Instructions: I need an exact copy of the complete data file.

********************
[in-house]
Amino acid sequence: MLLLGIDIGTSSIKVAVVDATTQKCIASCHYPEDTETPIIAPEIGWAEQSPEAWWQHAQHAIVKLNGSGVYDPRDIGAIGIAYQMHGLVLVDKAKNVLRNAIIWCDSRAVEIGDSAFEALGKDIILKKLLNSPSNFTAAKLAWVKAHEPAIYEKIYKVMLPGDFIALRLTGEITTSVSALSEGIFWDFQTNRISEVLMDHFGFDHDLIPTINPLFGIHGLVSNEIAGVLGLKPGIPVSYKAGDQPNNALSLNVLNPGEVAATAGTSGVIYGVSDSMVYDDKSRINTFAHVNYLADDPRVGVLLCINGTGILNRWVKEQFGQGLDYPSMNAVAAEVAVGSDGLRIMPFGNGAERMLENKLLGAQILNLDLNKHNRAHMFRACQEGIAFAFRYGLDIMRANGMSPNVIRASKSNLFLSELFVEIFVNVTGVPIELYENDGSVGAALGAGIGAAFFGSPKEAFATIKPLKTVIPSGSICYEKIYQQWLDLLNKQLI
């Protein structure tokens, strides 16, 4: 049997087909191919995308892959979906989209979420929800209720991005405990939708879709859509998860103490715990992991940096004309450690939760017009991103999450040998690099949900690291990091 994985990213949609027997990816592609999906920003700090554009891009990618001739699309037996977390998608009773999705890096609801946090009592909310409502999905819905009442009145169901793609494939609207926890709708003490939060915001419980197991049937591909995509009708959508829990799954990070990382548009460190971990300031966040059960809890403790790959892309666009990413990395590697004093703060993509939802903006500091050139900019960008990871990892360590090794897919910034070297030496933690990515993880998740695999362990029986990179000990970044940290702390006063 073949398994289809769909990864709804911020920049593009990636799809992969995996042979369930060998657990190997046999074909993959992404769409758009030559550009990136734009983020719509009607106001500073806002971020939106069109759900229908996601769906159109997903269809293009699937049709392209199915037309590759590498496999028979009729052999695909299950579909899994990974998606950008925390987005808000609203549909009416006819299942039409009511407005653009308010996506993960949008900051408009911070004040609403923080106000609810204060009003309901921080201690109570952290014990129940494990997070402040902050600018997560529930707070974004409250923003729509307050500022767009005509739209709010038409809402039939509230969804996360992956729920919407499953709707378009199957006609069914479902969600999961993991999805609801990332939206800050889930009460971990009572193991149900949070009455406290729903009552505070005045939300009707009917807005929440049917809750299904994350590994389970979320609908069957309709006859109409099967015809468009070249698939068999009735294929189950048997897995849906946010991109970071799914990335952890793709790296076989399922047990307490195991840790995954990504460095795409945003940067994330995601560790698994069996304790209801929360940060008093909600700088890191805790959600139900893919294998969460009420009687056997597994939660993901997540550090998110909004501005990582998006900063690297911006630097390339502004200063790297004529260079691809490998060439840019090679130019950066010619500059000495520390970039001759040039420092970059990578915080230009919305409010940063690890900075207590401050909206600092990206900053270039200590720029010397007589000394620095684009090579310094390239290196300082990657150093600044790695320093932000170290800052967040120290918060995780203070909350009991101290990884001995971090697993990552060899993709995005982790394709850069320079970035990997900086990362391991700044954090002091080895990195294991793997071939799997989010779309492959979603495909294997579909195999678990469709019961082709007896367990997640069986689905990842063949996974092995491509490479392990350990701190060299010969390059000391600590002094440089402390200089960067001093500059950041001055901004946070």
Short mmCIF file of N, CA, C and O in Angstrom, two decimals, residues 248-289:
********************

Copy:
[in-house]
Amino acid sequence: MLLLGIDIGTSSIKVAVVDATTQKCIASCHYPEDTETPIIAPEIGWAEQSPEAWWQHAQHAIVKLNGSGVYDPRDIGAIGIAYQMHGLVLVDKAKNVLRNAIIWCDSRAVEIGDSAFEALGKDIILKKLLNSPSNFTAAKLAWVKAHEPAIYEKIYKVMLPGDFIALRLTGEITTSVSALSEGIFWDFQTNRISEVLMDHFGFDHDLIPTINPLFGIHGLVSNEIAGVLGLKPGIPVSYKAGDQPNNALSLNVLNPGEVAATAGTSGVIYGVSDSMVYDDKSRINTFAHVNYLADDPRVGVLLCINGTGILNRWVKEQFGQGLDYPSMNAVAAEVAVGSDGLRIMPFGNGAERMLENKLLGAQILNLDLNKHNRAHMFRACQEGIAFAFRYGLDIMRANGMSPNVIRASKSNLFLSELFVEIFVNVTGVPIELYENDGSVGAALGAGIGAAFFGSPKEAFATIKPLKTVIPSGSICYEKIYQQWLDLLNKQLI
């Protein structure tokens, strides 16, 4: 049997087909191919995308892959979906989209979420929800209720991005405990939708879709859509998860103490715990992991940096004309450690939760017009991103999450040998690099949900690291990091 994985990213949609027997990816592609999906920003700090554009891009990618001739699309037996977390998608009773999705890096609801946090009592909310409502999905819905009442009145169901793609494939609207926890709708003490939060915001419980197991049937591909995509009708959508829990799954990070990382548009460190971990300031966040059960809890403790790959892309666009990413990395590697004093703060993509939802903006500091050139900019960008990871990892360590090794897919910034070297030496933690990515993880998740695999362990029986990179000990970044940290702390006063 073949398994289809769909990864709804911020920049593009990636799809992969995996042979369930060998657990190997046999074909993959992404769409758009030559550009990136734009983020719509009607106001500073806002971020939106069109759900229908996601769906159109997903269809293009699937049709392209199915037309590759590498496999028979009729052999695909299950579909899994990974998606950008925390987005808000609203549909009416006819299942039409009511407005653009308010996506993960949008900051408009911070004040609403923080106000609810204060009003309901921080201690109570952290014990129940494990997070402040902050600018997560529930707070974004409250923003729509307050500022767009005509739209709010038409809402039939509230969804996360992956729920919407499953709707378009199957006609069914479902969600999961993991999805609801990332939206800050889930009460971990009572193991149900949070009455406290729903009552505070005045939300009707009917807005929440049917809750299904994350590994389970979320609908069957309709006859109409099967015809468009070249698939068999009735294929189950048997897995849906946010991109970071799914990335952890793709790296076989399922047990307490195991840790995954990504460095795409945003940067994330995601560790698994069996304790209801929360940060008093909600700088890191805790959600139900893919294998969460009420009687056997597994939660993901997540550090998110909004501005990582998006900063690297911006630097390339502004200063790297004529260079691809490998060439840019090679130019950066010619500059000495520390970039001759040039420092970059990578915080230009919305409010940063690890900075207590401050909206600092990206900053270039200590720029010397007589000394620095684009090579310094390239290196300082990657150093600044790695320093932000170290800052967040120290918060995780203070909350009991101290990884001995971090697993990552060899993709995005982790394709850069320079970035990997900086990362391991700044954090002091080895990195294991793997071939799997989010779309492959979603495909294997579909195999678990469709019961082709007896367990997640069986689905990842063949996974092995491509490479392990350990701190060299010969390059000391600590002094440089402390200089960067001093500059950041001055901004946070």
Short mmCIF file of N, CA, C and O in Angstrom, two decimals, residues 248-289: